• Grace Shin

Monthly Book Review, Mar 2022: Post-acquisition Marketing by Shiv Narayana

The book I chose for my monthly book review post is <Post-acquisition Marketing> authored by Shiv Narayana. I’ve read many marketing books before, and this one was one of the most concise and helpful books with many real-life examples and practical tips.

I clearly remember the time I started working as a B2B marketer. There were many challenges; complex buyer journey, super long sales cycle, the difficulty of measuring attribution just to name a few. How the marketing org is structured was very different which might have to do with the companies I worked for operating in many global regions.

I struggled a lot to prove what I do brings value to the business due to a few reasons;

  • Attribution is not always straightforward or linear

  • Some contributions can’t be measured within the current KPI models (i.e. dark social)

  • There are many layers in the org, so it’s hard to have alignment between the team

  • Many things are halfway-done as I am spread way too thin

  • I don’t own the entire marketing (so there is a limit to what I can improve for my domain because all marketing channels are intertwined)

This book calls out the common problems that most B2B marketers encounter and provides solutions. Instead of giving a list of how-to, it describes the core principles that dictate how we do B2B marketing.


I'd like to share my two takeaways from this book;

  1. The interest vs. intent matrix. I have known other quadrants for prioritisation, but this is specifically for B2B marketers. So I can take this right away and apply it to my work with a few tweaks.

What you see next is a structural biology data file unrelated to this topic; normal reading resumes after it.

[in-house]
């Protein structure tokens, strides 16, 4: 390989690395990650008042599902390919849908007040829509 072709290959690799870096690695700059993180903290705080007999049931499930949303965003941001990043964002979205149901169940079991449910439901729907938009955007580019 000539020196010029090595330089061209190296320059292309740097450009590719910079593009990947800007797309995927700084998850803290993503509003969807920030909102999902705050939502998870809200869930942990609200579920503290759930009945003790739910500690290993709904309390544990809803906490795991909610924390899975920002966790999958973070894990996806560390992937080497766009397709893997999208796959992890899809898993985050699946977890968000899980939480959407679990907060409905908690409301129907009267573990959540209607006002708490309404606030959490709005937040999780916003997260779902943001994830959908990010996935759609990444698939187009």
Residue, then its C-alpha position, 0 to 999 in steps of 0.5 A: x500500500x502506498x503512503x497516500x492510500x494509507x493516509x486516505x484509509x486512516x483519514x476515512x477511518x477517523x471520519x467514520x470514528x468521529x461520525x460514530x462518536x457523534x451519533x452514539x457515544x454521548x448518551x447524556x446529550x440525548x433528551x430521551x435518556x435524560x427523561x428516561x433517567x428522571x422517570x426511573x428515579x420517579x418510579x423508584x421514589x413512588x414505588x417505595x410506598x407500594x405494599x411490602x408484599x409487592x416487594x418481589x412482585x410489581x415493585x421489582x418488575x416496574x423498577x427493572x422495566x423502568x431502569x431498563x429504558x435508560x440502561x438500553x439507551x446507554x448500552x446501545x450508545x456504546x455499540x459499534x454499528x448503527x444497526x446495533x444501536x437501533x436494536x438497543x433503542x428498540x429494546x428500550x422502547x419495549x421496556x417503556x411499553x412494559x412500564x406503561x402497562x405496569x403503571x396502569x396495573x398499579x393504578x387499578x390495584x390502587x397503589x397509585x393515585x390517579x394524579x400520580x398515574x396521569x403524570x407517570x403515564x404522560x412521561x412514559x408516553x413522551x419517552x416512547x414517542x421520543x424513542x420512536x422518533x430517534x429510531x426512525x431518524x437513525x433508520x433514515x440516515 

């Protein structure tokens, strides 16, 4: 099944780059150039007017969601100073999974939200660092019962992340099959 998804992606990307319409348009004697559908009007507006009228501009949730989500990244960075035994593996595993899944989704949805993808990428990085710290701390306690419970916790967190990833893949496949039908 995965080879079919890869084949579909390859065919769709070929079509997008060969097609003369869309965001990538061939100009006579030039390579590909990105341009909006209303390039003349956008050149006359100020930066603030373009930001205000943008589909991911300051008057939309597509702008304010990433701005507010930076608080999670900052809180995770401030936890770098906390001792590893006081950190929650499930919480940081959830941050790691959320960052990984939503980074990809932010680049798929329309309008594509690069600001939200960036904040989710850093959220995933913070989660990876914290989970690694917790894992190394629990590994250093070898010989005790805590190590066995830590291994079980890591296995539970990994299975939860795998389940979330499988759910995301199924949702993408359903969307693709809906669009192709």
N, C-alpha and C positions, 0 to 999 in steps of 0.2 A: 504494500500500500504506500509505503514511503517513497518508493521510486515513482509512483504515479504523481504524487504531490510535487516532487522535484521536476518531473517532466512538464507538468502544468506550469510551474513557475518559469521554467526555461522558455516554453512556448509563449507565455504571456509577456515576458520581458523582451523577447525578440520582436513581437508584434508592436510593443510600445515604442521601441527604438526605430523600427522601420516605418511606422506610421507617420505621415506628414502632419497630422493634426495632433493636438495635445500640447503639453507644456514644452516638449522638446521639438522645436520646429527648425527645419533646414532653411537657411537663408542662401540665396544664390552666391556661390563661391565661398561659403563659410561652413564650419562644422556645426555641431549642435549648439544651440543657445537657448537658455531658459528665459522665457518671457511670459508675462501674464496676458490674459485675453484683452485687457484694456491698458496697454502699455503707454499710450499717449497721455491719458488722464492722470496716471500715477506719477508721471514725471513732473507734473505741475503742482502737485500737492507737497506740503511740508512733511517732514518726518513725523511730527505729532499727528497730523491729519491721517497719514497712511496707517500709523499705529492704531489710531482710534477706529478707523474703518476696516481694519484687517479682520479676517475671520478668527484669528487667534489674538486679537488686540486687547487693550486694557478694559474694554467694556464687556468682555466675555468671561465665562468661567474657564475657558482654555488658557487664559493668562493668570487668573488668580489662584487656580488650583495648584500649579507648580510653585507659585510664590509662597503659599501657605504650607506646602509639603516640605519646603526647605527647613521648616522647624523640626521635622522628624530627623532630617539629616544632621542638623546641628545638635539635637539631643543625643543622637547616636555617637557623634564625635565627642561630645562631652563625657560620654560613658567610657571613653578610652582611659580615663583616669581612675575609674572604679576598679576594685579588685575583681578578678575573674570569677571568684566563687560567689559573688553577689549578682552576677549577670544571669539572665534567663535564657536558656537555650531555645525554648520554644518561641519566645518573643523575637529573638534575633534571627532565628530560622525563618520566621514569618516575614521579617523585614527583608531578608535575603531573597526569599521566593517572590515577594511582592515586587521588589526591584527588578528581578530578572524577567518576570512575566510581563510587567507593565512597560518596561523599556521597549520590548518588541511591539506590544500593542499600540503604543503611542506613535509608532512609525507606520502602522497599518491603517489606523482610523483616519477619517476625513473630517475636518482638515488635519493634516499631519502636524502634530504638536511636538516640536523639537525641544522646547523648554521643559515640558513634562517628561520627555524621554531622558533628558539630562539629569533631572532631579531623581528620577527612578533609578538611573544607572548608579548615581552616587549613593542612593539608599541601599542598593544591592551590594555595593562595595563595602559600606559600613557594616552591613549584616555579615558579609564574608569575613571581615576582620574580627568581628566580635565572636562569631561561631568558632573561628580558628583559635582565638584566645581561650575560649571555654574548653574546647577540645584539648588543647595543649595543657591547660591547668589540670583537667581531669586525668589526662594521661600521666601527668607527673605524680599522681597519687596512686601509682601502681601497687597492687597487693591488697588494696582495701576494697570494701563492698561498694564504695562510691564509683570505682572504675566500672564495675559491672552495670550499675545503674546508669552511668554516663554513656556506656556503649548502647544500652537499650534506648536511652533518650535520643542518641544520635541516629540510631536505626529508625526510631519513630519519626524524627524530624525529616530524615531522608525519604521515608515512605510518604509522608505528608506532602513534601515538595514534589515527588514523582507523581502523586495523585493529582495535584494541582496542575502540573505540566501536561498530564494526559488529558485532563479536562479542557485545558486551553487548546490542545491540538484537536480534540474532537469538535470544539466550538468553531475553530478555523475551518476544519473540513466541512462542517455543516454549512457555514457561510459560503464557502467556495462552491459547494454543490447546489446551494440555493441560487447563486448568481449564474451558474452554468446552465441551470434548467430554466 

2. The principle. Marketing should be held accountable for pipeline (closed won), not the no. of MQLs. Of course, it is easier said than done. Goals drive actions, so when my goal is to generate more revenues, I’ll naturally gear towards doing things that will bring high-quality leads.



Last but not least, I will finish the book review of this month by picking two passages from the book that I found insightful. If you want to read more passages I highlighted, please keep scrolling down!


👉🏻 Demand generation is less about convincing people to buy and more about meeting people where they are on their buyer journey. (p59)


👉🏻 The main adjustment we made was establishing two new core metrics to judge Marketing success: Marketing Generated Pipeline and Closed Won Deals. By tracking beyond MQLs, we removed Marketing’s bias for lead volume and replaced it with lead quality. (p39)



⭐️ Other bookmarked passages ⭐️

  • p17. Without data, it is impossible to illustrate the ROI of marketing activities. If you can’t illustrate the ROI of marketing activities, it is impossible to get approval for increased budget. And if you can’t get increased budget, it is impossible to scale Marketing.

  • p21. For a company with aspirations of growing 30% year over year organically, allocating only 4% of revenue toward Marketing is a recipe for disaster. It meant almost the entire responsibility of growth rested on the shoulders of Sales.

  • p22. Marketing’s role become narrowly focused on one objective: help Sales close more deals. As a result, marketing activities focused on the items that will deliver the most value to the sales team such as sales enablement, events, and product marketing.